Knode adds that F.A.R. also has curated two projects that are to be part of the 2009 Phoenix Fringe Festival (PHX:fringe), during which experimental theater pieces will be performed by local, national, and international artists in non-traditional downtown spaces (see

Scheduled to be one of F.A.R.'s recurring events is an annual symposium that will concentrate on art-related events designed to link audiences in the Sonoran Desert to other deserts around the world. For example, its 2008 program featured a sparsely attended slide lecture on the creation (minus photos of the final product) of Solo, a 12-foot-high sculpture on the Tohono O'odham reservation that was commissioned by F.A.R. It was molded from dirt, straw, sand, and water and is designed to disintegrate over time. Solo is the aesthetic offspring of Ojibway Canadian artist Rebecca Belmore and Cuban-born Canadian artist Osvaldo Yero, who, during their F.A.R. residency, found a stereotypical "sleeping Mexican" souvenir in Ajo. Their lecture literature says the souvenir recalls ancient pre-Columbian figures and suggests loneliness or strength.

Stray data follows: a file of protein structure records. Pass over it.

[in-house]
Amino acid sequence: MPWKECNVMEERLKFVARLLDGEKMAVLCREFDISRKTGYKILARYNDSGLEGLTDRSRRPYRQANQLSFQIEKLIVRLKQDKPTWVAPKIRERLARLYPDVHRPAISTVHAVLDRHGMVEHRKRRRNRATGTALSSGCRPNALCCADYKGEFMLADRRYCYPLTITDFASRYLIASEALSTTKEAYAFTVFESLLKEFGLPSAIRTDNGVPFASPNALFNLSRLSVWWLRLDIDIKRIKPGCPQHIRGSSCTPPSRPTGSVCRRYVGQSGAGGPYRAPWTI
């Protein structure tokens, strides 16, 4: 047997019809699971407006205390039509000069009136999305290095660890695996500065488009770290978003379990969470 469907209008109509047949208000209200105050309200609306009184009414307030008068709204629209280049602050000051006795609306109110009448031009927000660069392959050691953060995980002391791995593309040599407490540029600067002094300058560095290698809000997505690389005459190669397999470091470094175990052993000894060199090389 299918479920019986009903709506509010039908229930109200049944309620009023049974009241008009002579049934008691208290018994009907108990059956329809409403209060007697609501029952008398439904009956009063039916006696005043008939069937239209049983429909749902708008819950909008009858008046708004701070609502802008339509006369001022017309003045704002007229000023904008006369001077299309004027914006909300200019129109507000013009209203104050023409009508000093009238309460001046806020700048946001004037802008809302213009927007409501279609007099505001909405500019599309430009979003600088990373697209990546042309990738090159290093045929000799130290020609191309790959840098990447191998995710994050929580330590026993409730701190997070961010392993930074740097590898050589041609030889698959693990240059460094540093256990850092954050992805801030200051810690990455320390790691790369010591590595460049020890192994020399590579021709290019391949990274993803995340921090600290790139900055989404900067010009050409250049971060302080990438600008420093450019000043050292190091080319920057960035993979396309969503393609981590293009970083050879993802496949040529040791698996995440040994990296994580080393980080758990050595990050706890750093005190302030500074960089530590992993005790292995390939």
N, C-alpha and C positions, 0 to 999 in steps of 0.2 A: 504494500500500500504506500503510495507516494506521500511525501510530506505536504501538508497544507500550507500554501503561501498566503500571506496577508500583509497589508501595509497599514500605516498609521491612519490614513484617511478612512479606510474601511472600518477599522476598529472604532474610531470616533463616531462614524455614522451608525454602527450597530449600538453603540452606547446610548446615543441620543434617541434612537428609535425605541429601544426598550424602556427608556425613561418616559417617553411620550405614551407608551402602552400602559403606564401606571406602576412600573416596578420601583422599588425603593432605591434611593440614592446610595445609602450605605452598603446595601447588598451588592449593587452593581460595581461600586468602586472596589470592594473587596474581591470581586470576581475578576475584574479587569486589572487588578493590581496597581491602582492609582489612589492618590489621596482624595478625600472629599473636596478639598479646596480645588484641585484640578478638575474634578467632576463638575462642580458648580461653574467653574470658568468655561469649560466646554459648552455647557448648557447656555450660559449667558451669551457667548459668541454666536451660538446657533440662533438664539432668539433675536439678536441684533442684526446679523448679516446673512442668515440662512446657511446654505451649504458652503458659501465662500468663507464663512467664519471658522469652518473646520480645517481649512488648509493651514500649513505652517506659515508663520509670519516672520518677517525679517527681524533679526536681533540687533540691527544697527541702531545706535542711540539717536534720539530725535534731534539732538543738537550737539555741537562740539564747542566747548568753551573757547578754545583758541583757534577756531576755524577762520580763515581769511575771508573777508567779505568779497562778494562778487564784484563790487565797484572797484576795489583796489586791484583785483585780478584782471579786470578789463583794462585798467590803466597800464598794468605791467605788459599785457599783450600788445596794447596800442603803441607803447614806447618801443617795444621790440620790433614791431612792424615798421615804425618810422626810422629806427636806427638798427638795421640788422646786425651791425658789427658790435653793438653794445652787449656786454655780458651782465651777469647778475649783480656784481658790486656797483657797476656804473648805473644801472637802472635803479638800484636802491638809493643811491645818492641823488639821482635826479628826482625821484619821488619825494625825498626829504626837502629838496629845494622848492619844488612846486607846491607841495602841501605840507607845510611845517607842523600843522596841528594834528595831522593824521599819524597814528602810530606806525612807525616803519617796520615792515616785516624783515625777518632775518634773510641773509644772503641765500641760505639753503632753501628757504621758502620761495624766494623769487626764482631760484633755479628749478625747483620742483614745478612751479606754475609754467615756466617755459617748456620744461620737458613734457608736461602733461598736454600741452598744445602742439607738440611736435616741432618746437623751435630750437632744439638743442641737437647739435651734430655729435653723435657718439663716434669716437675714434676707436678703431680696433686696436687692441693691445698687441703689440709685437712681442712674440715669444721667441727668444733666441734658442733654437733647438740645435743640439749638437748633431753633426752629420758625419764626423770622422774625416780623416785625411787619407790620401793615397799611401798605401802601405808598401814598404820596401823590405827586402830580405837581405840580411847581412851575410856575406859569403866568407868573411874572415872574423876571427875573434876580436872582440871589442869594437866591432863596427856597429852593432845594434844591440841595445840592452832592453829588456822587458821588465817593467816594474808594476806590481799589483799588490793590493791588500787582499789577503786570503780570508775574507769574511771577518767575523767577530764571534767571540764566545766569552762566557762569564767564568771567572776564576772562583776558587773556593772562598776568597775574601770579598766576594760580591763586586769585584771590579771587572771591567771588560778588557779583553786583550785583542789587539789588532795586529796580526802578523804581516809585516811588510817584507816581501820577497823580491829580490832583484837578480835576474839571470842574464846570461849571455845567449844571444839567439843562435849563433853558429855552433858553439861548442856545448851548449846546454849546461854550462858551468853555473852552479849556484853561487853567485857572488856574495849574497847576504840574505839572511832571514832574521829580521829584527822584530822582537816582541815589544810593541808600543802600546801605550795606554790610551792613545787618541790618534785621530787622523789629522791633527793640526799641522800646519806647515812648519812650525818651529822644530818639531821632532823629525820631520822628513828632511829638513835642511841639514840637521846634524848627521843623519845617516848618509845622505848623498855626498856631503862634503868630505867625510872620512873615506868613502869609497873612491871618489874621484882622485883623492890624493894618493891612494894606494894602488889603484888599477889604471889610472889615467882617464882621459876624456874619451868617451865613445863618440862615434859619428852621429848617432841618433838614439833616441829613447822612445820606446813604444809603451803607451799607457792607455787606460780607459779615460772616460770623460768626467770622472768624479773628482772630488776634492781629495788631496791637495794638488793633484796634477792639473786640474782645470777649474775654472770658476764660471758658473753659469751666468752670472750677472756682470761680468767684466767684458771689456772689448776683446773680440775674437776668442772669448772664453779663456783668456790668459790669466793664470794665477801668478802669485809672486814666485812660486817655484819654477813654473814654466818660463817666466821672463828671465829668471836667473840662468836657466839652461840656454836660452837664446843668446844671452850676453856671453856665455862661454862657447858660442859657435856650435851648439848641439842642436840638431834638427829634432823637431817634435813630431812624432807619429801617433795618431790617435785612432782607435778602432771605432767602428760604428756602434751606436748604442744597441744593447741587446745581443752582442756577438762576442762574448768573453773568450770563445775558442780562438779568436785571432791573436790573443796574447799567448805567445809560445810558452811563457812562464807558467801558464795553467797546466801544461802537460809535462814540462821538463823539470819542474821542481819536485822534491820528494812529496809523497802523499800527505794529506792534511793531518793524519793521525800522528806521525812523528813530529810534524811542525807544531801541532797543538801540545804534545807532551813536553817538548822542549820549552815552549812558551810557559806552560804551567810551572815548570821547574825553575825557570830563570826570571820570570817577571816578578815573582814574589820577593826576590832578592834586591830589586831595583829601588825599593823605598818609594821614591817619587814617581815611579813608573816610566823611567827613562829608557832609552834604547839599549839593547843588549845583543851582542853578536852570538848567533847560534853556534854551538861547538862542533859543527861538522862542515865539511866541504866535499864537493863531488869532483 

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While the critiques of the actual work done by FAR in this article, the author of this article appears to have no intimate familiarity with the purpose of the ASU Foundation which is to orchestrate partnerships between public and private funds. The funds being used to sponsor FAR could not be used for any other purpose by the University besides the purpose for which they were donated and consequently have no effect on the budget for the school itself. If they did, that information would be publicly available because the funds would be state tax dollars. Crow sees "art" as beneficial to all aspects of the community but, admittedly, knows nothing about it. Problematic though that may be, the Phoenix art community is fortunate on some level to have a University President who is actually interested in a relationship. It seems that the Phoenix arts scene, which needs higher levels of community and financial support to remain viable, would be far better served by attempting a level of integration then by running and hiding from a collection of well-funded, connected individuals who would ultimately like to see the Phoenix art scene succeed.